• You need to acknowledge the feedback. People tend not to bother to pass on positive feedback, so if anyone goes to the effort of doing so, make sure you respond. At the very least thank them. It’ll cement the good feeling they have just associated with your brand.
  • How about doing something a little special and give them something? Along with your note, it could be a discount on their next purchase or an invite to an exclusive event.

2. Use it

If you’re in a crowded, price sensitive market with little brand loyalty, how can you stand out? Your margins probably don’t allow for another price cut, so why not be known for a great customer experience?

Firstly, you really do have to have a great customer experience if that is going to be your USP. You can’t blag that one. You have to examine your whole customer-facing service to see what works and what doesn’t, including speaking with your customers, and then make positive changes. Yes, it may mean spending a little money now, but it is an investment in repeat business in the future.

Okay, so you offer a great service and your customers love you for it. In fact, they love you so much they can’t help but talk about you. So how can you harness that?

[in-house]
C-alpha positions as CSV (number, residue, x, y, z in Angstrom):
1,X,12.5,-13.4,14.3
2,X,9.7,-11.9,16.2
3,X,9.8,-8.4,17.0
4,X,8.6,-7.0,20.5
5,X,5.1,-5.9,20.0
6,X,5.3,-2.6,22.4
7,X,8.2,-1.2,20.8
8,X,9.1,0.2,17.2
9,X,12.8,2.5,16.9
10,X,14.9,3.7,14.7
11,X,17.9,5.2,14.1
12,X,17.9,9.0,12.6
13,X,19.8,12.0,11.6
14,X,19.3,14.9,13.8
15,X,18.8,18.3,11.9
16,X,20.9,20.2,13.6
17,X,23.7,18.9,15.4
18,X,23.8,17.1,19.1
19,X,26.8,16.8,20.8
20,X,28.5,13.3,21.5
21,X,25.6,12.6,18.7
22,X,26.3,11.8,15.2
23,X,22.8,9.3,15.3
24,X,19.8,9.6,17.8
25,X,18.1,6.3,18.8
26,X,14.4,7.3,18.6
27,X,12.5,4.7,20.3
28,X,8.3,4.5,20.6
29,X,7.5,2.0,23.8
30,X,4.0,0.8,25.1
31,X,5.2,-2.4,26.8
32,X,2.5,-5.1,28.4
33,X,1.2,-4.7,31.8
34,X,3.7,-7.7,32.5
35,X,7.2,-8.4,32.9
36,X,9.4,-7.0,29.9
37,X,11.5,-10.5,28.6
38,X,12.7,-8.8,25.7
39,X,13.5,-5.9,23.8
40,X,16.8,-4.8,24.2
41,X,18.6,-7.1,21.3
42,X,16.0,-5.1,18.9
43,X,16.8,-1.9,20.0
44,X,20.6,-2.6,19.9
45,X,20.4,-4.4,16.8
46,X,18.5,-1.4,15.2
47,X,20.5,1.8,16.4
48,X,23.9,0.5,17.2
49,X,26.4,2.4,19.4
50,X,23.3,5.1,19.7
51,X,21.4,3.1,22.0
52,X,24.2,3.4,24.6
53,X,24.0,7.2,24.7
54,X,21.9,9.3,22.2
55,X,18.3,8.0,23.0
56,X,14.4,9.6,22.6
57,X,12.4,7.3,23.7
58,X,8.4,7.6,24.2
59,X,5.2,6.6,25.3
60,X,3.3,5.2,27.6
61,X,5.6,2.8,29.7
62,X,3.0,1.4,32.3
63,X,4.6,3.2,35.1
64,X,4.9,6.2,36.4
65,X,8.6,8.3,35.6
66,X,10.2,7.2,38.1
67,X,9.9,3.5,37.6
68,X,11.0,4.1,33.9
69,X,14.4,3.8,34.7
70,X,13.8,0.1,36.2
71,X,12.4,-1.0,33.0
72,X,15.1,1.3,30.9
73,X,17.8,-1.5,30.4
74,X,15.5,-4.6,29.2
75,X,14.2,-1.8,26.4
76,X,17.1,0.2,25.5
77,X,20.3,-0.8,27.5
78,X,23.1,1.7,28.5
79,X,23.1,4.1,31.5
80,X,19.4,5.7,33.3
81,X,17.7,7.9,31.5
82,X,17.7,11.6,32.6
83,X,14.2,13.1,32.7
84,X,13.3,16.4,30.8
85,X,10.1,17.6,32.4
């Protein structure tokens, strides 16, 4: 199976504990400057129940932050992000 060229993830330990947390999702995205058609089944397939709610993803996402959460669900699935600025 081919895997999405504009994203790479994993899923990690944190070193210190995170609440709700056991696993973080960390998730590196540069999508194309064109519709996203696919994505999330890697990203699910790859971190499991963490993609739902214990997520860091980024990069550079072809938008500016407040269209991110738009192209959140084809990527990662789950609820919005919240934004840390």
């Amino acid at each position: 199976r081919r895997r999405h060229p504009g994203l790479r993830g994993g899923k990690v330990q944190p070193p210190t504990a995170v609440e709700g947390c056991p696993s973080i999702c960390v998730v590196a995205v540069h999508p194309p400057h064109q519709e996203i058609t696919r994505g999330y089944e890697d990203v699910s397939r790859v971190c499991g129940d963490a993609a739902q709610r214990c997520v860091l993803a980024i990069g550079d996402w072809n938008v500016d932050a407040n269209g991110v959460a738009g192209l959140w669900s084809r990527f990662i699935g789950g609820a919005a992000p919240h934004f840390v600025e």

• Testimonials – stick them on your site. It’s Social Proof. People hitting your site from a Google search may have no idea who you are or whether they should trust you with their personal information or credit card details. So show them what other customers – people just like them – think of you. When in doubt, people will follow the crowd when making decisions. Make it easier to see the crowd.
  • Video testimonials – talking of which, actually SHOW them the crowd. Ask your happy customers to give genuine, unscripted endorsements for your service, using short video clips. Retail sites using video on product pages often experience an uplift in conversions because of it. Try it with testimonials on your landing pages.
  • The great thing about videos on your site is that they’ll show up in Google results for searches on your brand name (assuming you optimise them correctly). A nice proof point for anyone checking out your reputability
  • Use them in your email newsletter or reactivation emails. If you’re trying to get previous customers back to purchase, add in recent customer comments into your email comms. It may have been some time since they’ve used your service and they may need reminding of how great you are (or you might want to repair your reputation if you weren’t so great in the distant past).